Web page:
#4: Public and college radio are the saving grace of many indie musicians. Don't discount them. However, it still often takes a good promoter to get your music into rotation. Either that or you have to have a stomach for getting on the phone very early in the morning and calling DJs, music directors and station managers.

#5: You said it.

--Alexa

Ruben

DIY is a big problem before you even get to the marketing stage. There are lots of very talented musicians who record, mix and master with stunning incompetence.

Just because you can doesn't mean you should, and it ceases to be an economy when it ends up sounding like rubbish.

Mastering is often the worst place to DIY. There is a reason that mastering rooms have all that esoteric gear and an experienced engineer in them and Cubase/Logic and a pair of nearfields just can't compete.

There are often deals to be had with both recording and mastering studios. If you really value your music you should want to show it at its best.

wheatus

The Top 9 Lies Record Executives and other "Gate Keepers" Tell Themselves:

1...It's my cool and not the music that sells acts.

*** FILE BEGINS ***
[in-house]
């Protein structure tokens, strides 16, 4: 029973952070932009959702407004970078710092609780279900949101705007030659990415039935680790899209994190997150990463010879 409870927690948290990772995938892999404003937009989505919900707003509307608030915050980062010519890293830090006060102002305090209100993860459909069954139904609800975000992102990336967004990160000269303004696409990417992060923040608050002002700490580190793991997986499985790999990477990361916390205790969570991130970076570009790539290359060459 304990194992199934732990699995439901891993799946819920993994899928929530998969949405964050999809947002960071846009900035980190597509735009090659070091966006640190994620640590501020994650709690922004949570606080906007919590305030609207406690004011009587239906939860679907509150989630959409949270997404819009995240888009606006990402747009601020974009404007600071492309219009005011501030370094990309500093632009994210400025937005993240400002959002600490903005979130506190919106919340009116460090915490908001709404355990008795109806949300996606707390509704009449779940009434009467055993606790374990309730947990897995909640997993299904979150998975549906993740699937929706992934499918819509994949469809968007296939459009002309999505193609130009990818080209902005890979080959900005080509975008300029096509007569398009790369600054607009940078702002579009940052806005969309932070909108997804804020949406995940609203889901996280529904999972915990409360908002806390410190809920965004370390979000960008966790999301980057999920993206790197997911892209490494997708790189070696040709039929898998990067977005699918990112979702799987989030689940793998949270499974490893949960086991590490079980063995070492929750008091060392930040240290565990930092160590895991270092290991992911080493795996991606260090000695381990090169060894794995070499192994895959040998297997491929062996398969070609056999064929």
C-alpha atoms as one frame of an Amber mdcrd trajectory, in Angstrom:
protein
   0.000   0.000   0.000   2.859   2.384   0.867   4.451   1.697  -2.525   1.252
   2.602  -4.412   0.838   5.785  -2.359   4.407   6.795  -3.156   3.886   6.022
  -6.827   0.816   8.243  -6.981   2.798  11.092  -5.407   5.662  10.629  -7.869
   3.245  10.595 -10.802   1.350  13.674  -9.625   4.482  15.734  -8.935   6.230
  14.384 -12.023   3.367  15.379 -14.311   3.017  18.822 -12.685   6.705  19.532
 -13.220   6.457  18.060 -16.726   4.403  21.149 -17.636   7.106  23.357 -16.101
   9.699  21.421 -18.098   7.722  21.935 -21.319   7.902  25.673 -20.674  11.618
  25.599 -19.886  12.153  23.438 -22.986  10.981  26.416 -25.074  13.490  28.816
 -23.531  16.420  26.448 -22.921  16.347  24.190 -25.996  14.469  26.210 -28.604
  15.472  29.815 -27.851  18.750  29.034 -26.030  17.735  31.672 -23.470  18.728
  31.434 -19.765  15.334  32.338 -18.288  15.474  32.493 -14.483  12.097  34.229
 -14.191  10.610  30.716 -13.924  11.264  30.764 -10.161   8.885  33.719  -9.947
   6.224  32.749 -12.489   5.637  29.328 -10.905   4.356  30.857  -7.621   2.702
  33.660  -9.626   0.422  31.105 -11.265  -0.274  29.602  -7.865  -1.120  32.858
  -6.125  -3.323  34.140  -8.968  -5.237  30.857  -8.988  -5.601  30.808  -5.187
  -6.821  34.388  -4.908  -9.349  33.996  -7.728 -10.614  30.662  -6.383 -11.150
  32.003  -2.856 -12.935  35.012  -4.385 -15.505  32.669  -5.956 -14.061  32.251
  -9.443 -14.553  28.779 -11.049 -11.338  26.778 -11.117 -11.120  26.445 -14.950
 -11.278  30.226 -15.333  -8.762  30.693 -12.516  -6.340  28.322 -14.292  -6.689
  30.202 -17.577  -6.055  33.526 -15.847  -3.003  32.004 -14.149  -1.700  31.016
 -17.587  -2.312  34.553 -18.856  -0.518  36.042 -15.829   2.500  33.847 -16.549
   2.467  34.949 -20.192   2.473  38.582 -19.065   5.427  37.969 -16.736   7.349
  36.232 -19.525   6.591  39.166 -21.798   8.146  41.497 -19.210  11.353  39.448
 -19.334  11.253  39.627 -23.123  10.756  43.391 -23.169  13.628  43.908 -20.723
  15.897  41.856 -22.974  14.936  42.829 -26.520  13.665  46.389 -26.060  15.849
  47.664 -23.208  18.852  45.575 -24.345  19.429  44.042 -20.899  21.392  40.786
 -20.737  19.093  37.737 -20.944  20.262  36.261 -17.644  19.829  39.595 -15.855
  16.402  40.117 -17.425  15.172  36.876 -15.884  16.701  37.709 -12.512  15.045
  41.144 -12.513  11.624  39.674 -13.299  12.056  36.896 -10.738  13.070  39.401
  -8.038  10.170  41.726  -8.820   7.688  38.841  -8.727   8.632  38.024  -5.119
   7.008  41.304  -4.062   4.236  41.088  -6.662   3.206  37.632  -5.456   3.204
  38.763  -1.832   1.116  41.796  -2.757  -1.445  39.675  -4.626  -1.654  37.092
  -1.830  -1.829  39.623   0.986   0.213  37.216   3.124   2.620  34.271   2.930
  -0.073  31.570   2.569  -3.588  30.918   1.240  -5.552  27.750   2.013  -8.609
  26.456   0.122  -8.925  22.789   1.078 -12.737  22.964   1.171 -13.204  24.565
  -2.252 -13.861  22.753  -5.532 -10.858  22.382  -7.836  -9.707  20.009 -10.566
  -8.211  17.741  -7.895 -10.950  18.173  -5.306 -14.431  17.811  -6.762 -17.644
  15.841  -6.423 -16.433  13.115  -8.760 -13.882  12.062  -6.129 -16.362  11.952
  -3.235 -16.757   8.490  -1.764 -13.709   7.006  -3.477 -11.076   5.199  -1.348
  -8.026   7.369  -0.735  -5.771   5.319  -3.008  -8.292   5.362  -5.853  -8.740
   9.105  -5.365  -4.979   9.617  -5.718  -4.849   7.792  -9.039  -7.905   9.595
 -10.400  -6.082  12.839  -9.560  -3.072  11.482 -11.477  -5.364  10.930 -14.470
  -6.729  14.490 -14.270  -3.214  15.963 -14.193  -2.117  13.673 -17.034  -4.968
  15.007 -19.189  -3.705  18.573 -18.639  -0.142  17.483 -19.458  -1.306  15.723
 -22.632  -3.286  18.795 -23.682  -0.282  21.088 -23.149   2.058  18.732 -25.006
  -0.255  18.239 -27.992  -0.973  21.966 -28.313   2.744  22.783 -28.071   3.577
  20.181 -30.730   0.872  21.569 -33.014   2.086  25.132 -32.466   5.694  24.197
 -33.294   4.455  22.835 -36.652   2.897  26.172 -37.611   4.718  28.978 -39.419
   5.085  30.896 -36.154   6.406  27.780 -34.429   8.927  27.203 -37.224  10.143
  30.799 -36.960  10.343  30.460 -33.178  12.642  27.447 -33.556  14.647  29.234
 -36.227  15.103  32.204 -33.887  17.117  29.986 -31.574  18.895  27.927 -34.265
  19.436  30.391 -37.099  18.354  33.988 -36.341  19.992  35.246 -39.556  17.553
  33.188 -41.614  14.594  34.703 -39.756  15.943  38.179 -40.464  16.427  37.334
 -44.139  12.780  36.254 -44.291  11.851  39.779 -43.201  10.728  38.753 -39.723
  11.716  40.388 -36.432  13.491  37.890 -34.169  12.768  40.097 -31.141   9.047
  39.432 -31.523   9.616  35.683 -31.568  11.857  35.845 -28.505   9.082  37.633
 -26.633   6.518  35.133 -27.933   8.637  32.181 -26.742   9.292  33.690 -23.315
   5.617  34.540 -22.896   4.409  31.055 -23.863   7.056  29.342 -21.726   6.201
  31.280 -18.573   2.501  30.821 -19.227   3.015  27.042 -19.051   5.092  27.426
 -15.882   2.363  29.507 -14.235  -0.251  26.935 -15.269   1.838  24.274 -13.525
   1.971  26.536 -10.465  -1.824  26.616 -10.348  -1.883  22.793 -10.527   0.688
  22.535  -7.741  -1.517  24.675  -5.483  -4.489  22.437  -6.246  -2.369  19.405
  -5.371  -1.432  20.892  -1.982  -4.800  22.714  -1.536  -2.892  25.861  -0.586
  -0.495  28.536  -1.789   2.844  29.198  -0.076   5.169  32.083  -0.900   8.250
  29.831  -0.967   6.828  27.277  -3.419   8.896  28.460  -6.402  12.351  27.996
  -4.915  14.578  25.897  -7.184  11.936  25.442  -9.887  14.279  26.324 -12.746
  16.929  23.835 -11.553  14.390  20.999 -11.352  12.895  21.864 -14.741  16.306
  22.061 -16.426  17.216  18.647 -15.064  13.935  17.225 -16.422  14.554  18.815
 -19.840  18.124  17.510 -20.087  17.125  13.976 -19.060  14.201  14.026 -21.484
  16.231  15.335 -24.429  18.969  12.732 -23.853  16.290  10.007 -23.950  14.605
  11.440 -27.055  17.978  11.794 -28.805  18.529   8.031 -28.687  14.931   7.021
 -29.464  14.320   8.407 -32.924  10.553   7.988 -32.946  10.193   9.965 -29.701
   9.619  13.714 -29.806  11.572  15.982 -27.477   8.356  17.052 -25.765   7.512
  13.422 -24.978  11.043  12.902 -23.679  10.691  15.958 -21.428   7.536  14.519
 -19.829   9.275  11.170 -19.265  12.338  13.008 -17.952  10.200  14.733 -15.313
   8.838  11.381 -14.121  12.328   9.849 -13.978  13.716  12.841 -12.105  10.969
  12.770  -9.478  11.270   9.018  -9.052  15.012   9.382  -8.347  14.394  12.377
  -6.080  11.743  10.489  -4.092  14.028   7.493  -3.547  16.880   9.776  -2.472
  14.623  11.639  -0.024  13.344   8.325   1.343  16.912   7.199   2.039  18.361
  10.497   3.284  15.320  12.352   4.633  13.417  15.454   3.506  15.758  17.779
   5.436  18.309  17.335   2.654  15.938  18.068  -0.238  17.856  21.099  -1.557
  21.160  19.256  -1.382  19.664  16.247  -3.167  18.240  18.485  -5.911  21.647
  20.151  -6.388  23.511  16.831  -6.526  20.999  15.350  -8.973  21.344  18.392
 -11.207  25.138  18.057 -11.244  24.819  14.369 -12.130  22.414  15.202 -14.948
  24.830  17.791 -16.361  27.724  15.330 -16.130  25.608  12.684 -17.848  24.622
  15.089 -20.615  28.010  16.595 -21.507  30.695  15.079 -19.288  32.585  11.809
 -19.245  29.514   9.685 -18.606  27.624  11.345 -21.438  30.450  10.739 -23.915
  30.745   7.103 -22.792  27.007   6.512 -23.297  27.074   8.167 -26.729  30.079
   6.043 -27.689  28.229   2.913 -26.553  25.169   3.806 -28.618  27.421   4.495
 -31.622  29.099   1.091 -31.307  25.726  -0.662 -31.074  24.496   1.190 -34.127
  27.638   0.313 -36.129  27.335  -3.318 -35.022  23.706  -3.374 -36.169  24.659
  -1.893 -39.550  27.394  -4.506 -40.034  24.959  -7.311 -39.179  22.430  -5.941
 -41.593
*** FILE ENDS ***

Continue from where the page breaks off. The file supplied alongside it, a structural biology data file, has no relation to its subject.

2...If I buy this radio guy some coke he'll owe me and remember it.

3...CD's are gonna come back. As soon as DRM settles in and P2P is licensed people will re-buy all their digital catalog as physical, start listening to radio again and we'll be back in the money.

4...The single song scenario works but the economy is bad right now.

4.5...It's all about legacy catalog.

5...I'll still be here in this ivory tower long after indie music is dead and co opted.

5.5....I'm not to old to be a youth culture taste maker.

6...Doug Morris is right.


Oh and...on the list of lies indie musicians tell themselves...You forgot to mention the vast RIAA / Major Label conspiracy to steal content and destroy peoples ability to get the music they want so as to regain the control over delivery that they had in the days before this damn internet fad.

brendan b brown
wheatus

wheatus

Right, because people can really hear the difference between .9 under zero DB and .7 when it's a 20 second DRM AAC file clip on iTunes.

Has it occurred to you that homogenized mastering done by the same big 4 engineers who are locked in a loudness war with each other IS the "rubbish" you mention?

Consider the fact that modern mastering on the big releases has devolved into a contest to see how much headroom can get crammed into the high register of a pixelated, square little digital disc before it abruptly stops responding at 20KHz and clips your CD player.

Then it gets radio compression on top of that!

Most of the big mastering houses don't bother with the esoteric gear any more....they put it into Pyramix and clip it to the 9's.

Variety is the spice of life, even if some of the home made food you taste at the crafts fair is bad...someone, somewhere is crafting genius in the basement. And the gear they are using is cheap. That might irritate you, make you feel like it's not under the corrupted thumb of the conventional music delivery system...but it is a fact.

brendan b brown
wheatus